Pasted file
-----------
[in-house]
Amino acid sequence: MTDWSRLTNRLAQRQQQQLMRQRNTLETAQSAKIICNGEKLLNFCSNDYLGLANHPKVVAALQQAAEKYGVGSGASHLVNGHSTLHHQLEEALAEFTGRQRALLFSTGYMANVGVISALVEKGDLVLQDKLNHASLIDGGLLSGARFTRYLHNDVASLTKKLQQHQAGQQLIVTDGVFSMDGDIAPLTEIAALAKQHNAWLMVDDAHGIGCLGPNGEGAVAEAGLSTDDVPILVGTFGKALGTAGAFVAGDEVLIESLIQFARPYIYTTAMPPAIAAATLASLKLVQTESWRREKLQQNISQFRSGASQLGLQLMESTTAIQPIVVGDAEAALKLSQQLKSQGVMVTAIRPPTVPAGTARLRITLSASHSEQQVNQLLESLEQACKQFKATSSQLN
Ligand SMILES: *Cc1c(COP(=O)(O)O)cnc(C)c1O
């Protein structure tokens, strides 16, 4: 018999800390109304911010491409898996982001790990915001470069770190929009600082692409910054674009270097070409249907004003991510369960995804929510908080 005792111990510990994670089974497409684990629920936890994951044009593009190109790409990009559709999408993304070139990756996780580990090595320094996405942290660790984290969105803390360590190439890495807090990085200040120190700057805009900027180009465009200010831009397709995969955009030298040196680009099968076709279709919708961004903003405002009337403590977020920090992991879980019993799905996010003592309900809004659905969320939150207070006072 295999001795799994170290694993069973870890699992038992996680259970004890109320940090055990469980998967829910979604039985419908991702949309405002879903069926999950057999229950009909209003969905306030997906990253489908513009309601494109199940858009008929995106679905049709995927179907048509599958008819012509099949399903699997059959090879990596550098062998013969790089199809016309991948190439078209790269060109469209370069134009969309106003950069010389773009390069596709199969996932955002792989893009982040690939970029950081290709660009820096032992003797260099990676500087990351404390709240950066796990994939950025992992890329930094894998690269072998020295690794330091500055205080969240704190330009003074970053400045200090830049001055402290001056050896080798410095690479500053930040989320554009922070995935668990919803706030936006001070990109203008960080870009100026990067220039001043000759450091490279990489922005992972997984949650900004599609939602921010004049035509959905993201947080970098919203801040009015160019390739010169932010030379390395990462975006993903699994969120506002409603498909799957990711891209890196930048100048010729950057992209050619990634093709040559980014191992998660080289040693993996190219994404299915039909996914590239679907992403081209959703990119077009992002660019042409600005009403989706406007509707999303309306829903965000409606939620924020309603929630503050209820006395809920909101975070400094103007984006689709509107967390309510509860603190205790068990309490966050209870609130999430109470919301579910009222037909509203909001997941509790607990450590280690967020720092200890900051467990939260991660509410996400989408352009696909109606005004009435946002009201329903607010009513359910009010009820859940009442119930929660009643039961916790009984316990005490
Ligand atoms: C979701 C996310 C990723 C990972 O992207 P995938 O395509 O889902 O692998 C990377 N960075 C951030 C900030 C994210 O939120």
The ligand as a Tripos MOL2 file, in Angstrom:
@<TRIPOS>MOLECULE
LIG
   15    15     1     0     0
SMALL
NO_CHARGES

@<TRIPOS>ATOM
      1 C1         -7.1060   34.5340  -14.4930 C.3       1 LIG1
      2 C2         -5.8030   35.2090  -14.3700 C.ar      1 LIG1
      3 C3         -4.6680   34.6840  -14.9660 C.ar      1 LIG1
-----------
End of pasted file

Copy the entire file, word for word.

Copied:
[in-house]
Amino acid sequence: MTDWSRLTNRLAQRQQQQLMRQRNTLETAQSAKIICNGEKLLNFCSNDYLGLANHPKVVAALQQAAEKYGVGSGASHLVNGHSTLHHQLEEALAEFTGRQRALLFSTGYMANVGVISALVEKGDLVLQDKLNHASLIDGGLLSGARFTRYLHNDVASLTKKLQQHQAGQQLIVTDGVFSMDGDIAPLTEIAALAKQHNAWLMVDDAHGIGCLGPNGEGAVAEAGLSTDDVPILVGTFGKALGTAGAFVAGDEVLIESLIQFARPYIYTTAMPPAIAAATLASLKLVQTESWRREKLQQNISQFRSGASQLGLQLMESTTAIQPIVVGDAEAALKLSQQLKSQGVMVTAIRPPTVPAGTARLRITLSASHSEQQVNQLLESLEQACKQFKATSSQLN
Ligand SMILES: *Cc1c(COP(=O)(O)O)cnc(C)c1O
């Protein structure tokens, strides 16, 4: 018999800390109304911010491409898996982001790990915001470069770190929009600082692409910054674009270097070409249907004003991510369960995804929510908080 005792111990510990994670089974497409684990629920936890994951044009593009190109790409990009559709999408993304070139990756996780580990090595320094996405942290660790984290969105803390360590190439890495807090990085200040120190700057805009900027180009465009200010831009397709995969955009030298040196680009099968076709279709919708961004903003405002009337403590977020920090992991879980019993799905996010003592309900809004659905969320939150207070006072 295999001795799994170290694993069973870890699992038992996680259970004890109320940090055990469980998967829910979604039985419908991702949309405002879903069926999950057999229950009909209003969905306030997906990253489908513009309601494109199940858009008929995106679905049709995927179907048509599958008819012509099949399903699997059959090879990596550098062998013969790089199809016309991948190439078209790269060109469209370069134009969309106003950069010389773009390069596709199969996932955002792989893009982040690939970029950081290709660009820096032992003797260099990676500087990351404390709240950066796990994939950025992992890329930094894998690269072998020295690794330091500055205080969240704190330009003074970053400045200090830049001055402290001056050896080798410095690479500053930040989320554009922070995935668990919803706030936006001070990109203008960080870009100026990067220039001043000759450091490279990489922005992972997984949650900004599609939602921010004049035509959905993201947080970098919203801040009015160019390739010169932010030379390395990462975006993903699994969120506002409603498909799957990711891209890196930048100048010729950057992209050619990634093709040559980014191992998660080289040693993996190219994404299915039909996914590239679907992403081209959703990119077009992002660019042409600005009403989706406007509707999303309306829903965000409606939620924020309603929630503050209820006395809920909101975070400094103007984006689709509107967390309510509860603190205790068990309490966050209870609130999430109470919301579910009222037909509203909001997941509790607990450590280690967020720092200890900051467990939260991660509410996400989408352009696909109606005004009435946002009201329903607010009513359910009010009820859940009442119930929660009643039961916790009984316990005490
Ligand atoms: C979701 C996310 C990723 C990972 O992207 P995938 O395509 O889902 O692998 C990377 N960075 C951030 C900030 C994210 O939120």
The ligand as a Tripos MOL2 file, in Angstrom:
@<TRIPOS>MOLECULE
LIG
   15    15     1     0     0
SMALL
NO_CHARGES

@<TRIPOS>ATOM
      1 C1         -7.1060   34.5340  -14.4930 C.3       1 LIG1
      2 C2         -5.8030   35.2090  -14.3700 C.ar      1 LIG1
      3 C3         -4.6680   34.6840  -14.9660 C.ar      1 LIG1